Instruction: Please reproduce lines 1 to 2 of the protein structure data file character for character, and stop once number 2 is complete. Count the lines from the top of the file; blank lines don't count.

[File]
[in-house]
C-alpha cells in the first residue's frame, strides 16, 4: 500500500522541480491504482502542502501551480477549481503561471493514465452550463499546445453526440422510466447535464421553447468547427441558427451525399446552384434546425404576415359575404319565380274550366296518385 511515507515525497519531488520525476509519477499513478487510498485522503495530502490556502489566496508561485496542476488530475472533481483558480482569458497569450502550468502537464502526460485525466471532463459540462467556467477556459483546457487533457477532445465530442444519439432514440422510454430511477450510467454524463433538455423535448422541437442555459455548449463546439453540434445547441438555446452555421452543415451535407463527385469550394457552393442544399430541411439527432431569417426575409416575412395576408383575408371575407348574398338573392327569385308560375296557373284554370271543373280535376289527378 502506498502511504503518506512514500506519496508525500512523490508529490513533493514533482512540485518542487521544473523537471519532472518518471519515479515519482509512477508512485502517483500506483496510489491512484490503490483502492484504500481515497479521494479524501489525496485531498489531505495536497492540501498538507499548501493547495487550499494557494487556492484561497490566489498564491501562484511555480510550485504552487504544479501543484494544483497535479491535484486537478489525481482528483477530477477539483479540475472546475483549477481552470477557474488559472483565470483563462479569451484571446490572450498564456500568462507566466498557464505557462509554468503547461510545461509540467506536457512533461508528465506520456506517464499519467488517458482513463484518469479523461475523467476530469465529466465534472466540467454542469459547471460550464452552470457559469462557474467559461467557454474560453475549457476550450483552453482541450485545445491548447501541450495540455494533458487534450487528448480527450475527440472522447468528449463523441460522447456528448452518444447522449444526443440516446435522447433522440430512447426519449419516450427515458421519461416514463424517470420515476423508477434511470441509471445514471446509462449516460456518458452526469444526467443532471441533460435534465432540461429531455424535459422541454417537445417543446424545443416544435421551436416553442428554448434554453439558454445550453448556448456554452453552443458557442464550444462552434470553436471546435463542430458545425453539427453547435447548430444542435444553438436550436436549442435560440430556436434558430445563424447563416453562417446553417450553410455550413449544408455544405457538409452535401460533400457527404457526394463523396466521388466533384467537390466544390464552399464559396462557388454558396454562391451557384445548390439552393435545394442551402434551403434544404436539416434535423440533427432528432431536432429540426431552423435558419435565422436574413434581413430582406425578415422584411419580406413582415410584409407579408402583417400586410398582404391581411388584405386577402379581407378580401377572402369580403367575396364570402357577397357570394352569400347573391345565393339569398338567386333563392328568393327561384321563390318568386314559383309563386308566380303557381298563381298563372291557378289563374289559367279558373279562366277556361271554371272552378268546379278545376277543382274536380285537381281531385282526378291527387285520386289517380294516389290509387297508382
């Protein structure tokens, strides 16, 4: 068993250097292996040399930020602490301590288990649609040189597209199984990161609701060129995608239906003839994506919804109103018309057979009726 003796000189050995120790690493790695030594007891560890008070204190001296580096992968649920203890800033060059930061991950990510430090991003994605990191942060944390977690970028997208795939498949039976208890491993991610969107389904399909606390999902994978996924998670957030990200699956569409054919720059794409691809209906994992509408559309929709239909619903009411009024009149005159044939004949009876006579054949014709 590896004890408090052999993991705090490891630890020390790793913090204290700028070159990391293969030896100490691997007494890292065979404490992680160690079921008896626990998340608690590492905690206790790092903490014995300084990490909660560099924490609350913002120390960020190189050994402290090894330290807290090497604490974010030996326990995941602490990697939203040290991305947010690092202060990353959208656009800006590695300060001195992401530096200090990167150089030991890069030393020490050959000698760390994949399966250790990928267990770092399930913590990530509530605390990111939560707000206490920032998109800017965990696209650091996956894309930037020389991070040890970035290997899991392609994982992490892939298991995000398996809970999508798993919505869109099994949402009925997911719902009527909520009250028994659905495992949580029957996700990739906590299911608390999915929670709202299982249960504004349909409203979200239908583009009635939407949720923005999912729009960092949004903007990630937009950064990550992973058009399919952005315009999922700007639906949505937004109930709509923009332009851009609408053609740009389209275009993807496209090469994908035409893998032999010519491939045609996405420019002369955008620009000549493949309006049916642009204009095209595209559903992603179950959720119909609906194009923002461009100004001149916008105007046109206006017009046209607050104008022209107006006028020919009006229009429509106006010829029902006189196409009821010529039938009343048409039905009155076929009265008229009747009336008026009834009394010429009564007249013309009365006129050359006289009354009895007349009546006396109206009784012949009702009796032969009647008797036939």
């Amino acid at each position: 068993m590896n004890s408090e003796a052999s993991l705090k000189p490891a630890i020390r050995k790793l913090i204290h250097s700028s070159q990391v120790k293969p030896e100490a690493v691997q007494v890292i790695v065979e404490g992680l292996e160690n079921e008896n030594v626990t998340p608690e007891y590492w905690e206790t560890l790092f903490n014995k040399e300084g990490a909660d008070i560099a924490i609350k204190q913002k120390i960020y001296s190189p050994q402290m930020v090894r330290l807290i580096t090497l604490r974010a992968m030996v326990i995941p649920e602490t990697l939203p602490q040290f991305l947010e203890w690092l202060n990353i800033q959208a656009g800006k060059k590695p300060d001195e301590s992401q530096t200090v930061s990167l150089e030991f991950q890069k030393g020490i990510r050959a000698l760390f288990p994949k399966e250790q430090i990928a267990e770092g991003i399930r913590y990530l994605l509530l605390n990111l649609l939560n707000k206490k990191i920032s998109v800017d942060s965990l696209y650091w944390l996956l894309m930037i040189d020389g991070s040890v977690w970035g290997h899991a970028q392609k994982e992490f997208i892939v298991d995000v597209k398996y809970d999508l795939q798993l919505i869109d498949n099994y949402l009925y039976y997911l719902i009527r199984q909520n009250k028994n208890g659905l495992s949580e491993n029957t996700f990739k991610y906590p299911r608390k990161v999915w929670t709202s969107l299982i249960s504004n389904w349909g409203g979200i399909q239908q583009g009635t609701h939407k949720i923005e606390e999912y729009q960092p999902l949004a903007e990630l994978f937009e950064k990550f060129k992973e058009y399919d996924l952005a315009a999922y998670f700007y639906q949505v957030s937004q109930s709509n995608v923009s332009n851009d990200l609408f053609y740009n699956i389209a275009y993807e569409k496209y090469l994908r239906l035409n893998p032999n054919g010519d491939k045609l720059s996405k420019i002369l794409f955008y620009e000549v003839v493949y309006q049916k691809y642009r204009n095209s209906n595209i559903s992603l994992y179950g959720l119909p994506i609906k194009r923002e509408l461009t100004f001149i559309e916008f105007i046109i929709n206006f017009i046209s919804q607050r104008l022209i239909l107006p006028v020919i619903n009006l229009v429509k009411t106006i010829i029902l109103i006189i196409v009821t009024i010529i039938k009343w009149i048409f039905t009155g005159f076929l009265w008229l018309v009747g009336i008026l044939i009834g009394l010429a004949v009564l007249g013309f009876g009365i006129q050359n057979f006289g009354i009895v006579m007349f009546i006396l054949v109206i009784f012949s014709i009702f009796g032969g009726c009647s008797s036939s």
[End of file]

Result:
[in-house]
C-alpha cells in the first residue's frame, strides 16, 4: 500500500522541480491504482502542502501551480477549481503561471493514465452550463499546445453526440422510466447535464421553447468547427441558427451525399446552384434546425404576415359575404319565380274550366296518385 511515507515525497519531488520525476509519477499513478487510498485522503495530502490556502489566496508561485496542476488530475472533481483558480482569458497569450502550468502537464502526460485525466471532463459540462467556467477556459483546457487533457477532445465530442444519439432514440422510454430511477450510467454524463433538455423535448422541437442555459455548449463546439453540434445547441438555446452555421452543415451535407463527385469550394457552393442544399430541411439527432431569417426575409416575412395576408383575408371575407348574398338573392327569385308560375296557373284554370271543373280535376289527378 502506498502511504503518506512514500506519496508525500512523490508529490513533493514533482512540485518542487521544473523537471519532472518518471519515479515519482509512477508512485502517483500506483496510489491512484490503490483502492484504500481515497479521494479524501489525496485531498489531505495536497492540501498538507499548501493547495487550499494557494487556492484561497490566489498564491501562484511555480510550485504552487504544479501543484494544483497535479491535484486537478489525481482528483477530477477539483479540475472546475483549477481552470477557474488559472483565470483563462479569451484571446490572450498564456500568462507566466498557464505557462509554468503547461510545461509540467506536457512533461508528465506520456506517464499519467488517458482513463484518469479523461475523467476530469465529466465534472466540467454542469459547471460550464452552470457559469462557474467559461467557454474560453475549457476550450483552453482541450485545445491548447501541450495540455494533458487534450487528448480527450475527440472522447468528449463523441460522447456528448452518444447522449444526443440516446435522447433522440430512447426519449419516450427515458421519461416514463424517470420515476423508477434511470441509471445514471446509462449516460456518458452526469444526467443532471441533460435534465432540461429531455424535459422541454417537445417543446424545443416544435421551436416553442428554448434554453439558454445550453448556448456554452453552443458557442464550444462552434470553436471546435463542430458545425453539427453547435447548430444542435444553438436550436436549442435560440430556436434558430445563424447563416453562417446553417450553410455550413449544408455544405457538409452535401460533400457527404457526394463523396466521388466533384467537390466544390464552399464559396462557388454558396454562391451557384445548390439552393435545394442551402434551403434544404436539416434535423440533427432528432431536432429540426431552423435558419435565422436574413434581413430582406425578415422584411419580406413582415410584409407579408402583417400586410398582404391581411388584405386577402379581407378580401377572402369580403367575396364570402357577397357570394352569400347573391345565393339569398338567386333563392328568393327561384321563390318568386314559383309563386308566380303557381298563381298563372291557378289563374289559367279558373279562366277556361271554371272552378268546379278545376277543382274536380285537381281531385282526378291527387285520386289517380294516389290509387297508382